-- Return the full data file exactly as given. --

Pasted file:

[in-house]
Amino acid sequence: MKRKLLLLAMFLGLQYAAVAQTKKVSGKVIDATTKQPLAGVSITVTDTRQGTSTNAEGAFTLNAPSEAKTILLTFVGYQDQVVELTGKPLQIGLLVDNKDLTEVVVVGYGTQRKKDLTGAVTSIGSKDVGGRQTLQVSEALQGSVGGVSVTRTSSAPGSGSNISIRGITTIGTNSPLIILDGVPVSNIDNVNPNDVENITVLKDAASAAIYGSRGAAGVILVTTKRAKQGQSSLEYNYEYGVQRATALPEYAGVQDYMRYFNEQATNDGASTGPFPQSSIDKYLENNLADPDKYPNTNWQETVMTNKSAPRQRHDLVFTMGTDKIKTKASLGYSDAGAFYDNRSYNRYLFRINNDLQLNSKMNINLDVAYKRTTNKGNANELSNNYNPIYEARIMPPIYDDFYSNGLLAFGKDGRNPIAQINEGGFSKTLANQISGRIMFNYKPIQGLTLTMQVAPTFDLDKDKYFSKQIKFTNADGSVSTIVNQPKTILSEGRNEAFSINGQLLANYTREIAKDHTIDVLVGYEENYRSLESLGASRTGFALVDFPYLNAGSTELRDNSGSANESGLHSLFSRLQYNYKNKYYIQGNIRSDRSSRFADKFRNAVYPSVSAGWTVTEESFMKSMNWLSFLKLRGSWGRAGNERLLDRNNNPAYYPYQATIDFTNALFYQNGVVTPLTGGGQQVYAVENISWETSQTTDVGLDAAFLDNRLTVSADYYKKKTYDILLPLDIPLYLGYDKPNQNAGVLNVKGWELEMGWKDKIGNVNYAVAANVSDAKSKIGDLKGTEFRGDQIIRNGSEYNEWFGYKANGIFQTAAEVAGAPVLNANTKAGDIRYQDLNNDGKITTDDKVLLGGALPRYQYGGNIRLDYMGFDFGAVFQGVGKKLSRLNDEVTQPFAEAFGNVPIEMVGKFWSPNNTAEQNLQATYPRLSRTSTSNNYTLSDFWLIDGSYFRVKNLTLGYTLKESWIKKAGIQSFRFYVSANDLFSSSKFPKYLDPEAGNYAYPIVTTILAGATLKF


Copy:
[in-house]
Amino acid sequence: MKRKLLLLAMFLGLQYAAVAQTKKVSGKVIDATTKQPLAGVSITVTDTRQGTSTNAEGAFTLNAPSEAKTILLTFVGYQDQVVELTGKPLQIGLLVDNKDLTEVVVVGYGTQRKKDLTGAVTSIGSKDVGGRQTLQVSEALQGSVGGVSVTRTSSAPGSGSNISIRGITTIGTNSPLIILDGVPVSNIDNVNPNDVENITVLKDAASAAIYGSRGAAGVILVTTKRAKQGQSSLEYNYEYGVQRATALPEYAGVQDYMRYFNEQATNDGASTGPFPQSSIDKYLENNLADPDKYPNTNWQETVMTNKSAPRQRHDLVFTMGTDKIKTKASLGYSDAGAFYDNRSYNRYLFRINNDLQLNSKMNINLDVAYKRTTNKGNANELSNNYNPIYEARIMPPIYDDFYSNGLLAFGKDGRNPIAQINEGGFSKTLANQISGRIMFNYKPIQGLTLTMQVAPTFDLDKDKYFSKQIKFTNADGSVSTIVNQPKTILSEGRNEAFSINGQLLANYTREIAKDHTIDVLVGYEENYRSLESLGASRTGFALVDFPYLNAGSTELRDNSGSANESGLHSLFSRLQYNYKNKYYIQGNIRSDRSSRFADKFRNAVYPSVSAGWTVTEESFMKSMNWLSFLKLRGSWGRAGNERLLDRNNNPAYYPYQATIDFTNALFYQNGVVTPLTGGGQQVYAVENISWETSQTTDVGLDAAFLDNRLTVSADYYKKKTYDILLPLDIPLYLGYDKPNQNAGVLNVKGWELEMGWKDKIGNVNYAVAANVSDAKSKIGDLKGTEFRGDQIIRNGSEYNEWFGYKANGIFQTAAEVAGAPVLNANTKAGDIRYQDLNNDGKITTDDKVLLGGALPRYQYGGNIRLDYMGFDFGAVFQGVGKKLSRLNDEVTQPFAEAFGNVPIEMVGKFWSPNNTAEQNLQATYPRLSRTSTSNNYTLSDFWLIDGSYFRVKNLTLGYTLKESWIKKAGIQSFRFYVSANDLFSSSKFPKYLDPEAGNYAYPIVTTILAGATLKF